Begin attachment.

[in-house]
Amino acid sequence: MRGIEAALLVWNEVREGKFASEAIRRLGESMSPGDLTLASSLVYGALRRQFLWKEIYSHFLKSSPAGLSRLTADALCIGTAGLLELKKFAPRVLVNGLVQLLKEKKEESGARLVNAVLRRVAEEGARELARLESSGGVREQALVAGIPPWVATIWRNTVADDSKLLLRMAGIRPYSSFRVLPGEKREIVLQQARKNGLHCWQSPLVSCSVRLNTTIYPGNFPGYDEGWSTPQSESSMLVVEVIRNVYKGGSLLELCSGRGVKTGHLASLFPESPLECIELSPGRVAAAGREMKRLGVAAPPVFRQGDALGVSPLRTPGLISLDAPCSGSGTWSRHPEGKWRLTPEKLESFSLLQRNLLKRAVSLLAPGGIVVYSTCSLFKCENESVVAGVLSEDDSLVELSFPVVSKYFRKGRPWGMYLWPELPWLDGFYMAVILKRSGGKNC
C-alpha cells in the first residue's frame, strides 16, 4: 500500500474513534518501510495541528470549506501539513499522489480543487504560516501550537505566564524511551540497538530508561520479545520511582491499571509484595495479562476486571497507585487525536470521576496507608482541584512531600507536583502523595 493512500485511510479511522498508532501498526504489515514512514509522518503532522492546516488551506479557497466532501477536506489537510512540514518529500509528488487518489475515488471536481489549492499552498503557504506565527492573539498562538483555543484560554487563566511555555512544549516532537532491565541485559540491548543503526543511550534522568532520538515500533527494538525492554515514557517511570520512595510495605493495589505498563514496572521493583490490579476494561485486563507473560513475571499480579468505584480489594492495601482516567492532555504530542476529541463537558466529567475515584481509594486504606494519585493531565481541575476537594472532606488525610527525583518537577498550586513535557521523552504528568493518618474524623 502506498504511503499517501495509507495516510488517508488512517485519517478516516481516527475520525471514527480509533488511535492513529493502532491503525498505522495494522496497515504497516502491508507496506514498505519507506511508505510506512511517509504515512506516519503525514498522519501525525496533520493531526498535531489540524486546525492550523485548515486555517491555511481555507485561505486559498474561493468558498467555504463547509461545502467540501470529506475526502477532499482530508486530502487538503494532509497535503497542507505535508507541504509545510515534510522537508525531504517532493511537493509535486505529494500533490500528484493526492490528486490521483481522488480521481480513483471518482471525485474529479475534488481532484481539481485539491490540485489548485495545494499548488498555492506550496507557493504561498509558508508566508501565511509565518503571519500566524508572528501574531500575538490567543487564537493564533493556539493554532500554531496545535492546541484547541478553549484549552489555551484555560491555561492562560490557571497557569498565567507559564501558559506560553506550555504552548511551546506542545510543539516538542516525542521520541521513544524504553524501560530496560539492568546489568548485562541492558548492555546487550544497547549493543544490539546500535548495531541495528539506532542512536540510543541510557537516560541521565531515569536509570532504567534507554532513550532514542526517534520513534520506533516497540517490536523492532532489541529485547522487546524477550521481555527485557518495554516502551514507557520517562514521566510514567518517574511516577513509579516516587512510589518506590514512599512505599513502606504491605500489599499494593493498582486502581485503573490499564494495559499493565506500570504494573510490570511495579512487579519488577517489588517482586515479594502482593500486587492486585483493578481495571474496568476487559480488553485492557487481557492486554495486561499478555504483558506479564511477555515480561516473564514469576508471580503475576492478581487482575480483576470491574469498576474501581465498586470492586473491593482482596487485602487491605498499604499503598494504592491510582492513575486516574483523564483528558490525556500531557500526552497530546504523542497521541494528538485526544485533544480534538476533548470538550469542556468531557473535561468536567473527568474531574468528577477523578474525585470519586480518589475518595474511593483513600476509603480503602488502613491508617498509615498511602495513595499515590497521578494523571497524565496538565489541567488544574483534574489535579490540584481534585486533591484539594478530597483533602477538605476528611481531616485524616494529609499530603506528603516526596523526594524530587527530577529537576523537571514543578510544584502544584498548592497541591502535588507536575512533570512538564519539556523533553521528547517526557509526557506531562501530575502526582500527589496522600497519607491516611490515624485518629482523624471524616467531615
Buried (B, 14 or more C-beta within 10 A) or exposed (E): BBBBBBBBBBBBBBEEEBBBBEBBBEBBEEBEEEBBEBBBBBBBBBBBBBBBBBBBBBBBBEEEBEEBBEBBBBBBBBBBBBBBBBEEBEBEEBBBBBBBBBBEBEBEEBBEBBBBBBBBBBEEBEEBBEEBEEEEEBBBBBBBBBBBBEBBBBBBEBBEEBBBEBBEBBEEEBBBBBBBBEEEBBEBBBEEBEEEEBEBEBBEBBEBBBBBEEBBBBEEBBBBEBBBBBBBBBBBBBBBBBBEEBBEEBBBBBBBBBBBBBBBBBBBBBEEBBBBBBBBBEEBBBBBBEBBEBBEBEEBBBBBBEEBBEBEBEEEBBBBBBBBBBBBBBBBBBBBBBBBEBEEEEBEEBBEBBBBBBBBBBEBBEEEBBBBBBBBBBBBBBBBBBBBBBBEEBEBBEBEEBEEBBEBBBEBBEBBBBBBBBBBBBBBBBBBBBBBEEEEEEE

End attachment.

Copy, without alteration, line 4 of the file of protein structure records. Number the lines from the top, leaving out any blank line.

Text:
Buried (B, 14 or more C-beta within 10 A) or exposed (E): BBBBBBBBBBBBBBEEEBBBBEBBBEBBEEBEEEBBEBBBBBBBBBBBBBBBBBBBBBBBBEEEBEEBBEBBBBBBBBBBBBBBBBEEBEBEEBBBBBBBBBBEBEBEEBBEBBBBBBBBBBEEBEEBBEEBEEEEEBBBBBBBBBBBBEBBBBBBEBBEEBBBEBBEBBEEEBBBBBBBBEEEBBEBBBEEBEEEEBEBEBBEBBEBBBBBEEBBBBEEBBBBEBBBBBBBBBBBBBBBBBBEEBBEEBBBBBBBBBBBBBBBBBBBBBEEBBBBBBBBBEEBBBBBBEBBEBBEBEEBBBBBBEEBBEBEBEEEBBBBBBBBBBBBBBBBBBBBBBBBEBEEEEBEEBBEBBBBBBBBBBEBBEEEBBBBBBBBBBBBBBBBBBBBBBBEEBEBBEBEEBEEBBEBBBEBBEBBBBBBBBBBBBBBBBBBBBBBEEEEEEE